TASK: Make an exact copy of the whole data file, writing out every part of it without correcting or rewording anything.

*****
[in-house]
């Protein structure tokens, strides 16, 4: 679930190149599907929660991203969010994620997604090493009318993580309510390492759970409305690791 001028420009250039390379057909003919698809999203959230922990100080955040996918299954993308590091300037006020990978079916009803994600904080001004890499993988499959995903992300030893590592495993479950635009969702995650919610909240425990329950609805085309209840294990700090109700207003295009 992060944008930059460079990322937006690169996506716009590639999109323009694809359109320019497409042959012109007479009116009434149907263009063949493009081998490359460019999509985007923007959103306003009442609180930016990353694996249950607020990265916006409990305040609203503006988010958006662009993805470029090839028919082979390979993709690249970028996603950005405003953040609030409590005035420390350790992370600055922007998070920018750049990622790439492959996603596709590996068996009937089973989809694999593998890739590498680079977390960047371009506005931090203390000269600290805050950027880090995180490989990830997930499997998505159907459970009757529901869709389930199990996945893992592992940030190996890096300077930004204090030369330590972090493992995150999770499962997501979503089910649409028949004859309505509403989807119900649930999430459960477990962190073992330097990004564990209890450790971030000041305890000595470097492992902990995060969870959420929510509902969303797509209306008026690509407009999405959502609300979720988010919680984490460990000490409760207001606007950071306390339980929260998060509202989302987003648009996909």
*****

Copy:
[in-house]
């Protein structure tokens, strides 16, 4: 679930190149599907929660991203969010994620997604090493009318993580309510390492759970409305690791 001028420009250039390379057909003919698809999203959230922990100080955040996918299954993308590091300037006020990978079916009803994600904080001004890499993988499959995903992300030893590592495993479950635009969702995650919610909240425990329950609805085309209840294990700090109700207003295009 992060944008930059460079990322937006690169996506716009590639999109323009694809359109320019497409042959012109007479009116009434149907263009063949493009081998490359460019999509985007923007959103306003009442609180930016990353694996249950607020990265916006409990305040609203503006988010958006662009993805470029090839028919082979390979993709690249970028996603950005405003953040609030409590005035420390350790992370600055922007998070920018750049990622790439492959996603596709590996068996009937089973989809694999593998890739590498680079977390960047371009506005931090203390000269600290805050950027880090995180490989990830997930499997998505159907459970009757529901869709389930199990996945893992592992940030190996890096300077930004204090030369330590972090493992995150999770499962997501979503089910649409028949004859309505509403989807119900649930999430459960477990962190073992330097990004564990209890450790971030000041305890000595470097492992902990995060969870959420929510509902969303797509209306008026690509407009999405959502609300979720988010919680984490460990000490409760207001606007950071306390339980929260998060509202989302987003648009996909």